The key part in all of this is Grice’s idea of the cooperative principle – the idea that people cooperate when they converse, and if they don’t appear to be doing so we infer, often unconsciously, that there must be a reason why. Grice thought that the reason for these noncooperations was that there was something extra-linguistic that we must be attempting to communicate. But Grice missed something big. Something that can help us all understand exactly what is going on when people lie.
Communication partners don’t always attempt to cooperate. Often, the whole intention of their communication is to deceive.
Though he didn’t intend to discuss liars, and how to determine what exactly a lie is, a major part of his work can help us in our attempts to do these things. It has to do with matching a message’s substance with the critical component of intent. A lie is not only when somebody says something that’s not true. And not every time that somebody says something that’s not true is it a lie. People make mistakes, and when these mistakes aren’t meant to deceive they are not lies. If Joe tells his girlfriend that he gave her a gift on their first anniversary, and his girlfriend pulls out a diary entry that states otherwise, to which he answers, “Oh, I must have been thinking about my previous girlfriend,” he probably just made a mistake. A big mistake – but not a lie.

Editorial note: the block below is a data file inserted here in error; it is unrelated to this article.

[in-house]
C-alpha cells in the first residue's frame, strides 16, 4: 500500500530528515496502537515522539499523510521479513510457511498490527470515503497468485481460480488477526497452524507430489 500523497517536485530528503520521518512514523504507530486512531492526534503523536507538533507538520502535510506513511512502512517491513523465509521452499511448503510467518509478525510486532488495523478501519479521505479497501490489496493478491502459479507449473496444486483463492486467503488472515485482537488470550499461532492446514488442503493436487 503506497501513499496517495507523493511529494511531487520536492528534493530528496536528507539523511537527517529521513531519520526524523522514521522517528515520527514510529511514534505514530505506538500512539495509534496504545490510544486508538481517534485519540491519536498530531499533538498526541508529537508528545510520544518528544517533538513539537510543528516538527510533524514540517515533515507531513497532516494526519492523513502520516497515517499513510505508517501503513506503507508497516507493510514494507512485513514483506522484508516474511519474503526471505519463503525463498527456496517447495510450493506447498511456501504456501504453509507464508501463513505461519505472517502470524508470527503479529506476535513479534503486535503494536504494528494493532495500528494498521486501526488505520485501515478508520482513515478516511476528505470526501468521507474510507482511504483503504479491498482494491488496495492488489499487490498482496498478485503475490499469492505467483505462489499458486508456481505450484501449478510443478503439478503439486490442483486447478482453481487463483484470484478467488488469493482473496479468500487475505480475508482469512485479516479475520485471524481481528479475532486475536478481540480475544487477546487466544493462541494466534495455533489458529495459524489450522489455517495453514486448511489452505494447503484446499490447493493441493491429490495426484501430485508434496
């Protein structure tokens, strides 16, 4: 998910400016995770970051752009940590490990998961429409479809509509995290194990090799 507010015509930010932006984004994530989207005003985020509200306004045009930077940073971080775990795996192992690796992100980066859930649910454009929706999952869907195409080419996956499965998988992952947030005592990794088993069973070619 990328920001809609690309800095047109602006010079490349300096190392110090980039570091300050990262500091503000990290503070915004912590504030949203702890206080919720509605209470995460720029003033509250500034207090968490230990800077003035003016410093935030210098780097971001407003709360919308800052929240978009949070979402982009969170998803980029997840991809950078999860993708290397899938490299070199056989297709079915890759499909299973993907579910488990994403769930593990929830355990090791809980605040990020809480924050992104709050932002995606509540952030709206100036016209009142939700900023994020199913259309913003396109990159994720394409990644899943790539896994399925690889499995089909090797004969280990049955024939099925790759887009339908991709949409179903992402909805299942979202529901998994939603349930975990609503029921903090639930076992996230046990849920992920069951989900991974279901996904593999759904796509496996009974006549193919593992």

Instead, a lie is when someone passes along something he knows to be false. (It could be argued that passing along something someone wants to be true without verifying it, such as what happens on Facebook so often, is a form of dishonesty, but it would be an argument with more counterarguments than I want to get into at this time.) A lie would be when Joe vividly remembers not giving a gift, because he forgot, and now he’s just trying to pass along false information in the hopes that in believing him, his girlfriend will not get mad.
Grice’s implicatures can help us hone our personal lie detector systems. Maybe the girlfriend remembered some sort of gift, but if Joe nervously adds more information than he’d probably actually remember (violating the maxim of quantity), or changes the subject (relevance), or gets unusually emotional (manner), or adds in something else false, such as the gift of a beautiful card that she knows she didn’t get (quality), her possible lie warning system should start going off, and she should start asking more questions.
There’s one additional and related point that hasn’t seemed to have been addressed at all. It’s trust. Any lie erodes trust. We teach this to our kids and then forget it when it comes to politicians and the media. A lie proves that a source is capable of further lies. A lie in the absence of a sincere apology followed by a series of subsequent truths means that not only is a source capable of further dishonesty – that dishonesty is almost assured.
You can find tons of information about Sartre and his background all over the internet. I just want to paraphrase a few highlights from his beliefs that I think stand out.
- Everything we do affects not only ourselves, but by our choices and actions we are constantly setting examples for the rest of mankind. This is similar to the old, “actions speak louder than words” adage.